On the other hand, there is lot of sexy Jewish hip-hop being played at clubs today that create the same physical response on the dance floor as any other kind of hip hop, regardless of the fact that the lyrics are "Jewish" and the music is made by Jews. If you take the music behind some of Matisyahu’s tracks, minus the vocals, and drop the track at a hip-hop club, with sweaty people freaking each other to it, is his music still holy?
Your music is certainly universally appealing. Is a non-Jew experiencing something Jewish listening to your music?
Judaism is about tikkun olam (healing the world), not about racking up the converts and making everyone Jewish. Non-Jews are made B’tzelem Elokim, in the image of G-d, just as much as Jews are, and they are on just as much of a divine trip as anybody else. To the extent that music makes people feel more connected, they become closer to G-d. People are hungry for spirituality and music is a universal language that everyone can understand. So in this way they are experiencing something not only Jewish, but also G-dly and unifying.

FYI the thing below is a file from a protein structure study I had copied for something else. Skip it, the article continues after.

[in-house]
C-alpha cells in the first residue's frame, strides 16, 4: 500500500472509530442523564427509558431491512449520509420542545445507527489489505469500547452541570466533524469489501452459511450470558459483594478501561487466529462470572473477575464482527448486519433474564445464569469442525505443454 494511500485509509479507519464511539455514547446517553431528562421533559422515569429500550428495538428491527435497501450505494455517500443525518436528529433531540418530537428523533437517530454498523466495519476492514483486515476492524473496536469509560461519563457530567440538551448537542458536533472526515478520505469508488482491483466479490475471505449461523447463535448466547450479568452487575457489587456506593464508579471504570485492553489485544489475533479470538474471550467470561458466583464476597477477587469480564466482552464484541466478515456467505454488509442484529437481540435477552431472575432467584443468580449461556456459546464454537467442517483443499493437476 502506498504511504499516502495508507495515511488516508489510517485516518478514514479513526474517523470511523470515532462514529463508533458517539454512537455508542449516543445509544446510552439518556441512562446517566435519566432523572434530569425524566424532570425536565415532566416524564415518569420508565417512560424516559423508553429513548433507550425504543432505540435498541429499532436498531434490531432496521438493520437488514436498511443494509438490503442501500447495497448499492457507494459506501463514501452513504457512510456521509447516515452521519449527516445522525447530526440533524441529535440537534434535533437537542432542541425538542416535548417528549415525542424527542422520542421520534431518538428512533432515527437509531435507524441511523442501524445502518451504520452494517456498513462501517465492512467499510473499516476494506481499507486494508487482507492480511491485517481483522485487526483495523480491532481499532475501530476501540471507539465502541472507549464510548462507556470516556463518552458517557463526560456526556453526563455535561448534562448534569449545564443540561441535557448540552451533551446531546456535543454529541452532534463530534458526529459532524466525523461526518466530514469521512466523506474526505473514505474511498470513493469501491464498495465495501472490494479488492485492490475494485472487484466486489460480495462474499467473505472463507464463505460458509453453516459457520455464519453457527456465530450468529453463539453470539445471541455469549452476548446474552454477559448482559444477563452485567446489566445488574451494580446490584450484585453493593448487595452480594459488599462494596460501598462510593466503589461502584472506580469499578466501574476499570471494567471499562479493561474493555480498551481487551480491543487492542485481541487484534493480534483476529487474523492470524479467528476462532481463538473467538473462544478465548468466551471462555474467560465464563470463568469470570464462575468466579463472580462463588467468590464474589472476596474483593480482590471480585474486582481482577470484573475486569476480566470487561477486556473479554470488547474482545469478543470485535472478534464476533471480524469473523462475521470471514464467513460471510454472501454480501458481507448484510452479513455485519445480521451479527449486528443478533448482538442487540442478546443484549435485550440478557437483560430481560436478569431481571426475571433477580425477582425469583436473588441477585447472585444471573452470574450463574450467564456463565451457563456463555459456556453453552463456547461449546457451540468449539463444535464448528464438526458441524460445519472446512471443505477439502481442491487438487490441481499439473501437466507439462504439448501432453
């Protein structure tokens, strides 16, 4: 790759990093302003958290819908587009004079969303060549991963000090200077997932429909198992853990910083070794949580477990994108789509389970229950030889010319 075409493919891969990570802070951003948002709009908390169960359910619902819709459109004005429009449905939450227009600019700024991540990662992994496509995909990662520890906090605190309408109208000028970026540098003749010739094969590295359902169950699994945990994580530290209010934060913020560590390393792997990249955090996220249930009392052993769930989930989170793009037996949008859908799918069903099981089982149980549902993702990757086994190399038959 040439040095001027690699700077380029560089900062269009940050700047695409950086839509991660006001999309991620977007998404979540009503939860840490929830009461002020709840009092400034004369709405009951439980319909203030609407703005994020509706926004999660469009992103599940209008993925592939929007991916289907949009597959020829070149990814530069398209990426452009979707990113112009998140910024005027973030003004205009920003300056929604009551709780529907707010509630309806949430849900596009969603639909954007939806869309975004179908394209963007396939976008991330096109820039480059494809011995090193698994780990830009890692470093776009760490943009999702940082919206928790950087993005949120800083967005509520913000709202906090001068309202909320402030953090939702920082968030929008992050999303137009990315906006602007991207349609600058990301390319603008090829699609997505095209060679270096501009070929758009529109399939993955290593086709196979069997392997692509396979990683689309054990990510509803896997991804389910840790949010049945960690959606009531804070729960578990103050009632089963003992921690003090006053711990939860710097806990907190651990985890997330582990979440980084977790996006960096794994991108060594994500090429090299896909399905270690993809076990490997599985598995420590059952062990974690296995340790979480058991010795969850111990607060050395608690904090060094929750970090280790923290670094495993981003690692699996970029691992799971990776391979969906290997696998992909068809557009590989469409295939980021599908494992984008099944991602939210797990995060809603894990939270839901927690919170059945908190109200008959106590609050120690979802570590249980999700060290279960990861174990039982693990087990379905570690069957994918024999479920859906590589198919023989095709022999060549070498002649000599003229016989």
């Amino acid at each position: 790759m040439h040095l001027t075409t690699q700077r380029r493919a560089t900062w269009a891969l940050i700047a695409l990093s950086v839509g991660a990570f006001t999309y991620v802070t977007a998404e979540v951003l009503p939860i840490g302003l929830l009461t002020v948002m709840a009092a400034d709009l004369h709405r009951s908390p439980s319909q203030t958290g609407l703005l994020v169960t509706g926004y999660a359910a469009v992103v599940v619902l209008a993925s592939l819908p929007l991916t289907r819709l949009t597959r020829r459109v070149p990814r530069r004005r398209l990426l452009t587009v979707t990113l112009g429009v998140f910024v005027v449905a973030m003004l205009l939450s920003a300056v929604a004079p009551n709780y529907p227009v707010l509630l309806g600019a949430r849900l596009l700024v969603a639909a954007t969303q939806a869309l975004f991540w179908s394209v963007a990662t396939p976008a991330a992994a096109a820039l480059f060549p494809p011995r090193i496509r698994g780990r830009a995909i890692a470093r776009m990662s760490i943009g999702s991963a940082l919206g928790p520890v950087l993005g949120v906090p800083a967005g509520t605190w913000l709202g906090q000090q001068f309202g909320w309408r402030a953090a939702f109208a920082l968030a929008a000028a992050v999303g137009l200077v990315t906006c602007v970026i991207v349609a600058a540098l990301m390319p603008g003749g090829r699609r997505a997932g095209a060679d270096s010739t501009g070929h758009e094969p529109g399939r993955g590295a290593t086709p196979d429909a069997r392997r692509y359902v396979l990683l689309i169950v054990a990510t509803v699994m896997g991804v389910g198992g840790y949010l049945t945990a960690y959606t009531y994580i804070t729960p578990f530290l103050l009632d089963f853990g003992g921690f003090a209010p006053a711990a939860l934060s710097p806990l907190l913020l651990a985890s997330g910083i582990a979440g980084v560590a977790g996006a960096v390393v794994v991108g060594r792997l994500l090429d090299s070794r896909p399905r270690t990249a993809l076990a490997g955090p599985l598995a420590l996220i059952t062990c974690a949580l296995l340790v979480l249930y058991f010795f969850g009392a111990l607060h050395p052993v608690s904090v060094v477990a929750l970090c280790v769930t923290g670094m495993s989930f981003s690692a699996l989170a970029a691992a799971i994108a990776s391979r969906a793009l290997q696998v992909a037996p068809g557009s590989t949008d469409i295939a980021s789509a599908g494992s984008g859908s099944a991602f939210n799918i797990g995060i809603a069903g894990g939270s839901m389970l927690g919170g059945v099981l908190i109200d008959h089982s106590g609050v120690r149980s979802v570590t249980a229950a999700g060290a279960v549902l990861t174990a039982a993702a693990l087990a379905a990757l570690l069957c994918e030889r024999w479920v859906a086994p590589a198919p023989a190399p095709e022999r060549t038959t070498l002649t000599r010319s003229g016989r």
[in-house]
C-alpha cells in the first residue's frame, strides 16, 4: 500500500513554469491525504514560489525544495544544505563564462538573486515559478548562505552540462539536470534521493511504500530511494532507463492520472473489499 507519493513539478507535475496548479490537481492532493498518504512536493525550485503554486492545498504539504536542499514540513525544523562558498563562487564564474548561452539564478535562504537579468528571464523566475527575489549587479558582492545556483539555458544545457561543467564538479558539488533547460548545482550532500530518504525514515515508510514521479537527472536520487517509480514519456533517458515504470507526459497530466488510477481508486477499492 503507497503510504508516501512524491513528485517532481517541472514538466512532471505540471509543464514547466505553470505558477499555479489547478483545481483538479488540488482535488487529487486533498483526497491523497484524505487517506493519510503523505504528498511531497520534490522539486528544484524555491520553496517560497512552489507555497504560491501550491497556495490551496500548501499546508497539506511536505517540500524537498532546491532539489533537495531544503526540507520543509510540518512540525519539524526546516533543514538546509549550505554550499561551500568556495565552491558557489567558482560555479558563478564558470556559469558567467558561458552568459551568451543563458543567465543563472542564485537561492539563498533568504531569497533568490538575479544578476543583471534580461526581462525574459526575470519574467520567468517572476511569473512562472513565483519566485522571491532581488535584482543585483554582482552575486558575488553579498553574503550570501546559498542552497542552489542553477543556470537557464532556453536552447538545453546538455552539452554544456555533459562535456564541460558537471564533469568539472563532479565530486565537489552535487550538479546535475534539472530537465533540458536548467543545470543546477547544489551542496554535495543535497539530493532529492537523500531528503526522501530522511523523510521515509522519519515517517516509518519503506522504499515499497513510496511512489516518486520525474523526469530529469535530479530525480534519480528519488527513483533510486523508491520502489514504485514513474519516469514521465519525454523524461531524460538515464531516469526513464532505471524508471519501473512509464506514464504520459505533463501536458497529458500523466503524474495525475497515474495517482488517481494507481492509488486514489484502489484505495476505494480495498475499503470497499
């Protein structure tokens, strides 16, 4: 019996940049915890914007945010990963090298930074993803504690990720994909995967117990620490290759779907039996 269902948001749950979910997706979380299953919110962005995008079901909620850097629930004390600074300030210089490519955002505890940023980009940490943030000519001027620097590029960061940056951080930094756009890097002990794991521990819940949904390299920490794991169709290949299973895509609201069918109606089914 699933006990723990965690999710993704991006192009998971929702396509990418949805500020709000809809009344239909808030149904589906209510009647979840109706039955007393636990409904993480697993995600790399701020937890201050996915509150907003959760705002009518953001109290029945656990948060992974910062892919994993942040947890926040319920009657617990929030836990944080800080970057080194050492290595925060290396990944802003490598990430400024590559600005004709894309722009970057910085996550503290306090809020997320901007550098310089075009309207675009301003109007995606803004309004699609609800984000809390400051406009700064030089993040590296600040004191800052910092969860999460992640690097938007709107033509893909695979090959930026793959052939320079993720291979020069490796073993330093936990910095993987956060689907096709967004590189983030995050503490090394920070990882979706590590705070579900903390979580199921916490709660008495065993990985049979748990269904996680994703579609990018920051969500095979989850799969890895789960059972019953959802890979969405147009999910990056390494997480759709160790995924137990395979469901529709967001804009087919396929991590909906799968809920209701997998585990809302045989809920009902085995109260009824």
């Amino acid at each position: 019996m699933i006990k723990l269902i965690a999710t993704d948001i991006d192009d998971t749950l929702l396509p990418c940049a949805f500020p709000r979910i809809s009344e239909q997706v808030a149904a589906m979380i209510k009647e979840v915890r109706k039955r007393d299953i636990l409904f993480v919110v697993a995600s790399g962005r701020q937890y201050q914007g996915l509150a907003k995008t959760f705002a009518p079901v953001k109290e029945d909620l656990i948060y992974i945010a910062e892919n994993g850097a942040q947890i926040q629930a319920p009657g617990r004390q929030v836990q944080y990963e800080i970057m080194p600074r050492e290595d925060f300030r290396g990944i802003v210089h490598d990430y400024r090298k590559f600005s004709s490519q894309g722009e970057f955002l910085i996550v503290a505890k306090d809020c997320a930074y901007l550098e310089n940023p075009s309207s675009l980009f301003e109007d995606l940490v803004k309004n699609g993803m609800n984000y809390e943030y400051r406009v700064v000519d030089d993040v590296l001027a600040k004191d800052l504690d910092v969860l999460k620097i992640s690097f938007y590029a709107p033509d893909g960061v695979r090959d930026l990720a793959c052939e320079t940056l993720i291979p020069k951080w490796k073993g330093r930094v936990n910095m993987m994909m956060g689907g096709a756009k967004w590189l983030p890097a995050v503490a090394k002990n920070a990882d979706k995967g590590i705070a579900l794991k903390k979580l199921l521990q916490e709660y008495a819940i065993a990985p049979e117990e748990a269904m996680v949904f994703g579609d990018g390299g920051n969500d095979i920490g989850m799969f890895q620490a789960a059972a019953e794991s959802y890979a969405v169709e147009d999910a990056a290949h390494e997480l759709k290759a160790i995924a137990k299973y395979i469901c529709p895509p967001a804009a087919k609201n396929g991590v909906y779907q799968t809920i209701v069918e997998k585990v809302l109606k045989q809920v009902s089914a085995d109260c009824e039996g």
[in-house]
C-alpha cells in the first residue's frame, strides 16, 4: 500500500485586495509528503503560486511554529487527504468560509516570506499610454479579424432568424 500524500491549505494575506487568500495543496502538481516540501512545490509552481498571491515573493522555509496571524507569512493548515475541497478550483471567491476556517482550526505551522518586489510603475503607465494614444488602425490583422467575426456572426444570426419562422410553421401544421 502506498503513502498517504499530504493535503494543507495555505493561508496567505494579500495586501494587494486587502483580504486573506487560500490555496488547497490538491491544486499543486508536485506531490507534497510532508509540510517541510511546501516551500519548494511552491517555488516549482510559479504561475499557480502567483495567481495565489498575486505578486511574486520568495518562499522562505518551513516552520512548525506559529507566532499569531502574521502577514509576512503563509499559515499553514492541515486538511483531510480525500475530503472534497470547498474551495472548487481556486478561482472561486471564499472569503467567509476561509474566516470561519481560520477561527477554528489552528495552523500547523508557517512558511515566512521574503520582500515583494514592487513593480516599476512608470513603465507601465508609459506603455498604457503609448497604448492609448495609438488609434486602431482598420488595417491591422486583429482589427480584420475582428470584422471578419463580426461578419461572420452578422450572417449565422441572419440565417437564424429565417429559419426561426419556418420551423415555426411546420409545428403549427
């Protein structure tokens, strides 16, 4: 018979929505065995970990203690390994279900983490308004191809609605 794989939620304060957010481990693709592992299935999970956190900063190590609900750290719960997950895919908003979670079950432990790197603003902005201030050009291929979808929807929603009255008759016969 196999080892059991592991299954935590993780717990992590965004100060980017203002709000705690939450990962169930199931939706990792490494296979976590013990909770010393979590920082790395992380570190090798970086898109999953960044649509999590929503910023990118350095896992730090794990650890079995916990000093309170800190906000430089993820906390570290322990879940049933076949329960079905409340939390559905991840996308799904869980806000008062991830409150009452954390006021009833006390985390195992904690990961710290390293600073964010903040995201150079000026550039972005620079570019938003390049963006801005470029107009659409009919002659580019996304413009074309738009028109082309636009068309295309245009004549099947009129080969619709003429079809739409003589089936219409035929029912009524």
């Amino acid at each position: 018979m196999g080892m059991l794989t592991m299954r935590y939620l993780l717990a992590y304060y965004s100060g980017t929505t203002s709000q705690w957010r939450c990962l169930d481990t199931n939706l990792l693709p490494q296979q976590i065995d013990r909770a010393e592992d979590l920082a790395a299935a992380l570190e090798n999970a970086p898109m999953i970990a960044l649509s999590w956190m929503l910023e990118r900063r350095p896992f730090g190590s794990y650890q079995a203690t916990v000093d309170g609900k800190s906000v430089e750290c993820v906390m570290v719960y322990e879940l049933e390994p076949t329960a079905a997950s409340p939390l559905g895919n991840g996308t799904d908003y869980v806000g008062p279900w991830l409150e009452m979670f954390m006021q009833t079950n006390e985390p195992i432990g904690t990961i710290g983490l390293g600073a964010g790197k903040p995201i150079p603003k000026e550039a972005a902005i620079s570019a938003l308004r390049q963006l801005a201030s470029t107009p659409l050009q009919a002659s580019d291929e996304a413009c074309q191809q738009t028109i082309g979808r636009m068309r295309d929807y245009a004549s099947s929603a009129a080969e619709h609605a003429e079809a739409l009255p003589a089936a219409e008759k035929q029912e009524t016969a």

I hear. Considering the power of music to affect our state of mind, people can often achieve a meditative, trance-like state on the dance floor. Is this what you are referring to as the sense of "unity"?
Yes, prophets used music to raise themselves spiritually so that they could receive prophecy. They achieved a meditative trance-like state with the help of music, and this was their launching pad into a direct connection with G-d. Music touches us so deeply because it transcends culture, language, and the things that separate us as human beings: it helps us to become one. This is why nigguns, or lyric-less songs, are so powerful. There comes a point where the inner truth of something can’t be communicated through words and has to be experienced.
When we connect with music we are tapping into the highest of cosmic sources. That is why it is important to keep the instrument-of-the-self tuned and in-tune with one another. Although we no longer experience prophesy, we can still experience transcendence through music and gain insights into ourselves, each other, and life in general.